Efflorescences are crystalline deposits of salts that occur when soluble salts and other water dispersible materials come to the surface of concrete, mortars and other building surfaces. It appears as a white or greyish powdery substance on floors and walls.
Low temperatures and moist conditions induce efflorescence. Error in building surface installations such as joint material failure and improper ground storage may also cause efflorescence.
The cause of efflorescence may be slightly different on various building materials. How? Continue reading to find out:
All kinds of cement are susceptible to efflorescence, but according to the Brick Industry Association (BIA), Portland cement contributes most to it in mortar and grout. Its high alkali content makes it more likely to efflorescence than other types of cement.
While they are not water-soluble, you can contaminate sand with materials that contribute to efflorescence. Make sure the sand in mortar and grout are clean and free from contamination to reduce the chance of efflorescence.
This type of building material may absorb soluble salts as it is porous. You can find out if there’s efflorescence in brick by immersing it in distilled water for seven days. White powdery substances will appear on the block if compared to a normal one.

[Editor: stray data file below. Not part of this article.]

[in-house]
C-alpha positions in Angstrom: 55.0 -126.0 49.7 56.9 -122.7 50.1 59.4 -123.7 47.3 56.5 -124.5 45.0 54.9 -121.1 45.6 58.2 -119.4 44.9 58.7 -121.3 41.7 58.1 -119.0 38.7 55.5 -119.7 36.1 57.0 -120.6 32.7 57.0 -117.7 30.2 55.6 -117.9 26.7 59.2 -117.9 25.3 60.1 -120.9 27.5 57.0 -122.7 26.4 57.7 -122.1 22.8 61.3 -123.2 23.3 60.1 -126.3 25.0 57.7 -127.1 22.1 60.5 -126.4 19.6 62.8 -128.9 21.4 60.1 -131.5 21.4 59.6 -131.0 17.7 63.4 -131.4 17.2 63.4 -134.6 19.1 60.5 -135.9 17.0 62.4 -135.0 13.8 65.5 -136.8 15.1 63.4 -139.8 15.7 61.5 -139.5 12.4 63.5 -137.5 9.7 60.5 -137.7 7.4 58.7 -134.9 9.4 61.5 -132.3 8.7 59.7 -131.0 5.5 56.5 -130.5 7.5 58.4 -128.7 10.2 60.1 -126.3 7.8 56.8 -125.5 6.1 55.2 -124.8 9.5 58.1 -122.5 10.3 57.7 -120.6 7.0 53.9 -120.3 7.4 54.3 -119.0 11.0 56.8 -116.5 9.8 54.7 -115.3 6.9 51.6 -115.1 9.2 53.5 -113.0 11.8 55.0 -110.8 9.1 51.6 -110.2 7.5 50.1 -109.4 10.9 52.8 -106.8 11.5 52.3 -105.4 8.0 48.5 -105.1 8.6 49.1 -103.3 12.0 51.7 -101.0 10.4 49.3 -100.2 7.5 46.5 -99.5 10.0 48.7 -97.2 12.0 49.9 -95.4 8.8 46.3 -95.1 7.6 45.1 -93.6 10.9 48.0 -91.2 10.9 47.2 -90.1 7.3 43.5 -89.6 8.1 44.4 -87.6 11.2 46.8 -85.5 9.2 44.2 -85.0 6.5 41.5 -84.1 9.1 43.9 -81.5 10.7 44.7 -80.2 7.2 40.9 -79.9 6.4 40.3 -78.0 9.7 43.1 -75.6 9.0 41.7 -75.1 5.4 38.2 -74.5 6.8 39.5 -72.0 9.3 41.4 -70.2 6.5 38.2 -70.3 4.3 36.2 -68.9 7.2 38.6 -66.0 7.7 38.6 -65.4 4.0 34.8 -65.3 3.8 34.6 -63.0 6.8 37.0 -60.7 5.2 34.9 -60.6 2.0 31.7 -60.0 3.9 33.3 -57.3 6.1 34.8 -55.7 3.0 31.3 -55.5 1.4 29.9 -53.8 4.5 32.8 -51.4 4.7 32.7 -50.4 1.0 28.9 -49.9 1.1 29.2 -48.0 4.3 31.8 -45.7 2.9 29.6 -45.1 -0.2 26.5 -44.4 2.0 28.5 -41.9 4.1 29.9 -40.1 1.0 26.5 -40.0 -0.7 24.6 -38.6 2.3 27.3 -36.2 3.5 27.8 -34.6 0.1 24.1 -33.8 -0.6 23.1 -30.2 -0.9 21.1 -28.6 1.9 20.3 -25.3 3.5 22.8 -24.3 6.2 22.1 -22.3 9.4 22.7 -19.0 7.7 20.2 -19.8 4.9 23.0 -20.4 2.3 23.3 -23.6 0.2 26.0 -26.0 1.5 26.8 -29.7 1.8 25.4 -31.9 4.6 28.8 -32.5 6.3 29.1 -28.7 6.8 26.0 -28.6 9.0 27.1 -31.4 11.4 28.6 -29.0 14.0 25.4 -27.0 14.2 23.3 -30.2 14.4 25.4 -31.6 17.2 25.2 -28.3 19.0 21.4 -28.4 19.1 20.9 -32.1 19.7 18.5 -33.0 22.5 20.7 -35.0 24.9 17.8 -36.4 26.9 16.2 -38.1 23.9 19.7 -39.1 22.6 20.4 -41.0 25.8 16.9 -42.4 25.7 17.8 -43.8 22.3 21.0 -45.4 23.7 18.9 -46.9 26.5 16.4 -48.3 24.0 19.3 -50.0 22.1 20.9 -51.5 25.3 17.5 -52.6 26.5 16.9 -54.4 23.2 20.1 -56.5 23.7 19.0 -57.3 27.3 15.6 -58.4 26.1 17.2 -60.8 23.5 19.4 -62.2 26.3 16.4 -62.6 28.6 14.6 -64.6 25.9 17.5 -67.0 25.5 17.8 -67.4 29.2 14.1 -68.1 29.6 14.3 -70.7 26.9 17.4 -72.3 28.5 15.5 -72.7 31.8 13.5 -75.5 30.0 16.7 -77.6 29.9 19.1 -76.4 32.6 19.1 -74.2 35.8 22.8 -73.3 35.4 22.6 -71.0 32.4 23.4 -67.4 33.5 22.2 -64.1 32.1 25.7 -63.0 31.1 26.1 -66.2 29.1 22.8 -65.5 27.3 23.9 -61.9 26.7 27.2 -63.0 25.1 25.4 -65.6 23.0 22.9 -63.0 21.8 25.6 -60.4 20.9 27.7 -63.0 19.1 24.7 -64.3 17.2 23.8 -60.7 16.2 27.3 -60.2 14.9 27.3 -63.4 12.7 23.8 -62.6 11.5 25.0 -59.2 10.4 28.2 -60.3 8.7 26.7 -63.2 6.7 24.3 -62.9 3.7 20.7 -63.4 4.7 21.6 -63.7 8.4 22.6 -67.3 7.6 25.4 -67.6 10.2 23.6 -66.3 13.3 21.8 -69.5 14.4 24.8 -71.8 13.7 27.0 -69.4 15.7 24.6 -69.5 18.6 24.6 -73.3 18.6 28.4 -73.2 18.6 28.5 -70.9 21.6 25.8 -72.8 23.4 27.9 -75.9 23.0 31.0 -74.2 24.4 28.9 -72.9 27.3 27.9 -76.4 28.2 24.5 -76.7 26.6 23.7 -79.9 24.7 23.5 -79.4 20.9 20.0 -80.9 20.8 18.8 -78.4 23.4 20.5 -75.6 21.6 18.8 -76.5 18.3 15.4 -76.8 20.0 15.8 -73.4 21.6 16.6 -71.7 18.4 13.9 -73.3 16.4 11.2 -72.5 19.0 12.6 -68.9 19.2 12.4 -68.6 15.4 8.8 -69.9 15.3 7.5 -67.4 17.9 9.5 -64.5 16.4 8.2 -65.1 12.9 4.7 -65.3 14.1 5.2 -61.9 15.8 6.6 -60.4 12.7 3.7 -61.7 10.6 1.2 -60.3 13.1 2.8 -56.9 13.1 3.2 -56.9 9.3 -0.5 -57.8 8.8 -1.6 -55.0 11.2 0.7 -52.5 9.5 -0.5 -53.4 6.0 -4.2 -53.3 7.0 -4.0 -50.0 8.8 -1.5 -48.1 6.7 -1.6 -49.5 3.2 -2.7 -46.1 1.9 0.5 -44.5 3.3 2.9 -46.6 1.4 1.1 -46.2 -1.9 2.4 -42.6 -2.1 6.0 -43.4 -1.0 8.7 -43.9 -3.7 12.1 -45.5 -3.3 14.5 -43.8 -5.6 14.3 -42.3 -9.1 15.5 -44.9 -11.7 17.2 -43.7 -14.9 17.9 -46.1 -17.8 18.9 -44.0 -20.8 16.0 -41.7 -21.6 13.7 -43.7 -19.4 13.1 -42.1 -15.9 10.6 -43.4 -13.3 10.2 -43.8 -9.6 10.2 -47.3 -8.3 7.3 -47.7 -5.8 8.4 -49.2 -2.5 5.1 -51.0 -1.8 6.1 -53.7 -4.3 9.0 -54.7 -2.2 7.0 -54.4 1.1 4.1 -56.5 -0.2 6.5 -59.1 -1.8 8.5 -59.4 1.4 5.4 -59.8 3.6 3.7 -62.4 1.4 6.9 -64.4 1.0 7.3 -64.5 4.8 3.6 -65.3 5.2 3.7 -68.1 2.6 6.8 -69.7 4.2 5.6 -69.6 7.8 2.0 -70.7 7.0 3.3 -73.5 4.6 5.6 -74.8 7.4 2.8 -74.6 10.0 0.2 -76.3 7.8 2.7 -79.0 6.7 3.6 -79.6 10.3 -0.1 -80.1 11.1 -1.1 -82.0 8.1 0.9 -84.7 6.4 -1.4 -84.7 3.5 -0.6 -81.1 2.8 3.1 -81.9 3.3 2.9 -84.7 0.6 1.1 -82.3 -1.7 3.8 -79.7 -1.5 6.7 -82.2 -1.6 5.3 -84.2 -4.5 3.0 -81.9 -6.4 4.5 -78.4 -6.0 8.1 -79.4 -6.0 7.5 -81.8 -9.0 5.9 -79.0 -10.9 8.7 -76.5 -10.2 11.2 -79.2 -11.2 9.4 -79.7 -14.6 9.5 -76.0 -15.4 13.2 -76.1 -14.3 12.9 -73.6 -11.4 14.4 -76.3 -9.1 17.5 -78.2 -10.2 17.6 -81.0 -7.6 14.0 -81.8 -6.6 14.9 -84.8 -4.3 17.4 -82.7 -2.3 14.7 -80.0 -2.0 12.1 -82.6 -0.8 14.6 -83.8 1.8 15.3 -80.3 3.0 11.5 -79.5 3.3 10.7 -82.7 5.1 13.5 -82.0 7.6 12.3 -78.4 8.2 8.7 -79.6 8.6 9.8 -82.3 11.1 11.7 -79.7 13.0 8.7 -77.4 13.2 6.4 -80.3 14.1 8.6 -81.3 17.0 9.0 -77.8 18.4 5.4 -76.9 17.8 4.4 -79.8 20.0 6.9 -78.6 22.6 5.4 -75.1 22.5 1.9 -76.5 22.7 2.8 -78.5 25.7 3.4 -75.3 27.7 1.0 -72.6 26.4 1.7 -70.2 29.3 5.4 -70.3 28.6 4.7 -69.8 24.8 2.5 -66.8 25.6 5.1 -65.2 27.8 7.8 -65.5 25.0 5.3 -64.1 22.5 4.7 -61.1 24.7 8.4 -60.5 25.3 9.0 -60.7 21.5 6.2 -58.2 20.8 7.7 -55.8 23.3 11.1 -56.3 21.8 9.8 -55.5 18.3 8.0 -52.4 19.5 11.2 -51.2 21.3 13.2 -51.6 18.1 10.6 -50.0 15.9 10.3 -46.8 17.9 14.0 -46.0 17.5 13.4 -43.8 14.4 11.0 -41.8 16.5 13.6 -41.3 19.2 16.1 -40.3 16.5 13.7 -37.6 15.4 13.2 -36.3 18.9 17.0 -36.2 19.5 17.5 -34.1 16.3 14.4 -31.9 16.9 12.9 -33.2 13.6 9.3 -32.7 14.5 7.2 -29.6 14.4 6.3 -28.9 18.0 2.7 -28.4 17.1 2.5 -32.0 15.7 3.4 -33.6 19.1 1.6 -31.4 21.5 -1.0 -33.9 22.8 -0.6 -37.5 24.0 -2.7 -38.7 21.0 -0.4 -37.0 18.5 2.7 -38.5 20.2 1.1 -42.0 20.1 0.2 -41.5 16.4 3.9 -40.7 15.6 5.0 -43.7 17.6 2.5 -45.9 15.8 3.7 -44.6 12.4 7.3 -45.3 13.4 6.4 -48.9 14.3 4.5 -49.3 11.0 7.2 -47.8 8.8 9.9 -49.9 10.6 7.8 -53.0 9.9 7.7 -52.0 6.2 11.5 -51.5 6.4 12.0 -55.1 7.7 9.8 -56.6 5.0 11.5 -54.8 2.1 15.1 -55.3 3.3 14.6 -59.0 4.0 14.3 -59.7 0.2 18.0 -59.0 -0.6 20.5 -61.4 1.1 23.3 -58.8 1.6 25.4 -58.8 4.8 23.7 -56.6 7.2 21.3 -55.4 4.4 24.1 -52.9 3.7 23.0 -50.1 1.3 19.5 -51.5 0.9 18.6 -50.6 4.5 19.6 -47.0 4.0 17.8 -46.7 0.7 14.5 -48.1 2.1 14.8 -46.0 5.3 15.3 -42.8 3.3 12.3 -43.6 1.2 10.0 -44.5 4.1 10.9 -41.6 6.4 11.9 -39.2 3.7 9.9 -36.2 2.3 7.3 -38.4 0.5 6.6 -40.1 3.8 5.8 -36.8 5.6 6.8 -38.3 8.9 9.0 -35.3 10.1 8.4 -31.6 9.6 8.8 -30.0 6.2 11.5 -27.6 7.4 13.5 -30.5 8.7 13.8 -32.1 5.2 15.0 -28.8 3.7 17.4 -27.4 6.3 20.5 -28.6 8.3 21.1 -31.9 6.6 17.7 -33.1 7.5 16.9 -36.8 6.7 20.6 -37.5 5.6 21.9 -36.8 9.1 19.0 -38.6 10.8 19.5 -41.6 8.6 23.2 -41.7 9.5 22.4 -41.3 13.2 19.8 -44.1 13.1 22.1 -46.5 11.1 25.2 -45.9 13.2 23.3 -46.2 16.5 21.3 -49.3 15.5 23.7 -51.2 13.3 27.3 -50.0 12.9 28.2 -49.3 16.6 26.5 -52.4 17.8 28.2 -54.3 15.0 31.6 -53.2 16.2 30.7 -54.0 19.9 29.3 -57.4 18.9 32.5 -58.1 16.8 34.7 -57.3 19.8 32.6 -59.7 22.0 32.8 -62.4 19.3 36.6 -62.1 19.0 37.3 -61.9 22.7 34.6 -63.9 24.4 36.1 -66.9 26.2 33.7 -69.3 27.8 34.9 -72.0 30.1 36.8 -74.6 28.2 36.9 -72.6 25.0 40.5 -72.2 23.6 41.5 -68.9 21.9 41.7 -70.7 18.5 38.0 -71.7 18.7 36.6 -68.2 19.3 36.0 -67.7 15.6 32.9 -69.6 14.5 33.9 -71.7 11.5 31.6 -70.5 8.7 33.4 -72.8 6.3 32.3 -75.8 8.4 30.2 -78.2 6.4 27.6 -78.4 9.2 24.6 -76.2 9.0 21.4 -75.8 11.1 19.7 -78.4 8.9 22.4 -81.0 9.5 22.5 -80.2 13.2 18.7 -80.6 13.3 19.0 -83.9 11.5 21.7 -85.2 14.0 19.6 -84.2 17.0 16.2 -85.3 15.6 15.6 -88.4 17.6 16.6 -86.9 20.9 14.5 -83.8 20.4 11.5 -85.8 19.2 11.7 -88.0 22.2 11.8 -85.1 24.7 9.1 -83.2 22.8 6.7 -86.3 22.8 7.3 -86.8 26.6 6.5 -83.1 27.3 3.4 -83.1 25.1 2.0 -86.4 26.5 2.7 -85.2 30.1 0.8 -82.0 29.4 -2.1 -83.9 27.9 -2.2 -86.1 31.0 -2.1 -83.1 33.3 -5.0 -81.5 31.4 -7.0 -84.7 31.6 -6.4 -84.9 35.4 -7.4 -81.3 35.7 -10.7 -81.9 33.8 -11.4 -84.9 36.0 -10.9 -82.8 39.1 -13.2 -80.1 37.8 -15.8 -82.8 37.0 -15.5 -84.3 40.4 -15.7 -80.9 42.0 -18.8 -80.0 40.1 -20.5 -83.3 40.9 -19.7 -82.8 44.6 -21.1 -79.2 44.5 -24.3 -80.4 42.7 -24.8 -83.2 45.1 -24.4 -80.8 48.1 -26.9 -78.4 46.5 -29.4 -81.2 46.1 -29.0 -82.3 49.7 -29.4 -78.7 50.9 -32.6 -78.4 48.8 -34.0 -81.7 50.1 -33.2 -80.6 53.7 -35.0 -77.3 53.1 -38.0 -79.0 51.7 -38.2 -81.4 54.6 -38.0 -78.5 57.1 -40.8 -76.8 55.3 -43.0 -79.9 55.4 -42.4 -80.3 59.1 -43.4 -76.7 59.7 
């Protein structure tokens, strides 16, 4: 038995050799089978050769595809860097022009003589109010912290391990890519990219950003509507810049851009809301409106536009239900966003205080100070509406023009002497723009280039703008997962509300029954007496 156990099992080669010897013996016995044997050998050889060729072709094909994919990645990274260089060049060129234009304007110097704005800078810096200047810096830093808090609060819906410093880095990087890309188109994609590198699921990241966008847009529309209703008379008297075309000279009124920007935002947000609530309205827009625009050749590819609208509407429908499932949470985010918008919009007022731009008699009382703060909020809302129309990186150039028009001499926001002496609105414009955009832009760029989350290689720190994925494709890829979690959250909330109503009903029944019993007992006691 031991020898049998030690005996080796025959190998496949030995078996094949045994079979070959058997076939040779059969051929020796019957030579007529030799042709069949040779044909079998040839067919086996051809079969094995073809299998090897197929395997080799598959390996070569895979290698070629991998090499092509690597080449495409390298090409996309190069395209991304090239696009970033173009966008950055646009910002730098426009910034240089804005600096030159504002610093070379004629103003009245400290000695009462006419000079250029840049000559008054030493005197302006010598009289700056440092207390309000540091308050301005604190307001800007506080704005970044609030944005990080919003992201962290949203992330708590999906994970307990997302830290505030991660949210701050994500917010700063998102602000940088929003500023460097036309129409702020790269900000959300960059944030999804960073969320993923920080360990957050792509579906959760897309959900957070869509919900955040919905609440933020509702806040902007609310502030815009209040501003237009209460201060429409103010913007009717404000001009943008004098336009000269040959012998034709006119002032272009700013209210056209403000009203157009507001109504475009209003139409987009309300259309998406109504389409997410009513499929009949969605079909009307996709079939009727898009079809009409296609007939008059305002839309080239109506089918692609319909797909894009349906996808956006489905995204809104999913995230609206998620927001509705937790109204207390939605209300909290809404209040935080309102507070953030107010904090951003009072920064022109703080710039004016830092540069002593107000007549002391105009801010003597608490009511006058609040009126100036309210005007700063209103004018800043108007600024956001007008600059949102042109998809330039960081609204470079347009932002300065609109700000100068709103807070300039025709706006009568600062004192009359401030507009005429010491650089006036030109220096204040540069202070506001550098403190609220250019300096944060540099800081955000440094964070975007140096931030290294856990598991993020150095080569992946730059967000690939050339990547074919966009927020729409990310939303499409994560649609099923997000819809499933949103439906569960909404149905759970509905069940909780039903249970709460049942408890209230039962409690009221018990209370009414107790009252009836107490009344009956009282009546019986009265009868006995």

The clay in building bricks and face bricks contain highly soluble salts, which may react to calcium sulfate that causes efflorescence. Efflorescence caused by sulfates and hydroxides is more soluble than calcium, which makes them form more faster.
This building material has been known to improve the bond between brick and mortar. Lime also increases the water resistance of masonry materials. However, they are also soluble to water and can react with unbuffered hydrochloric acid to produce efflorescence.
It’s better to be cautious with admixtures as its bond and strength may increase the potential of efflorescences. You may want to avoid this solution if you’re unsure about admixture.
The best time to remove efflorescence is before it combines with carbon dioxide. You can rinse the efflorescences away by pressure washing or wet scrubbing them away. However, you must make sure there is no residue left on the building material, or new ones will appear.
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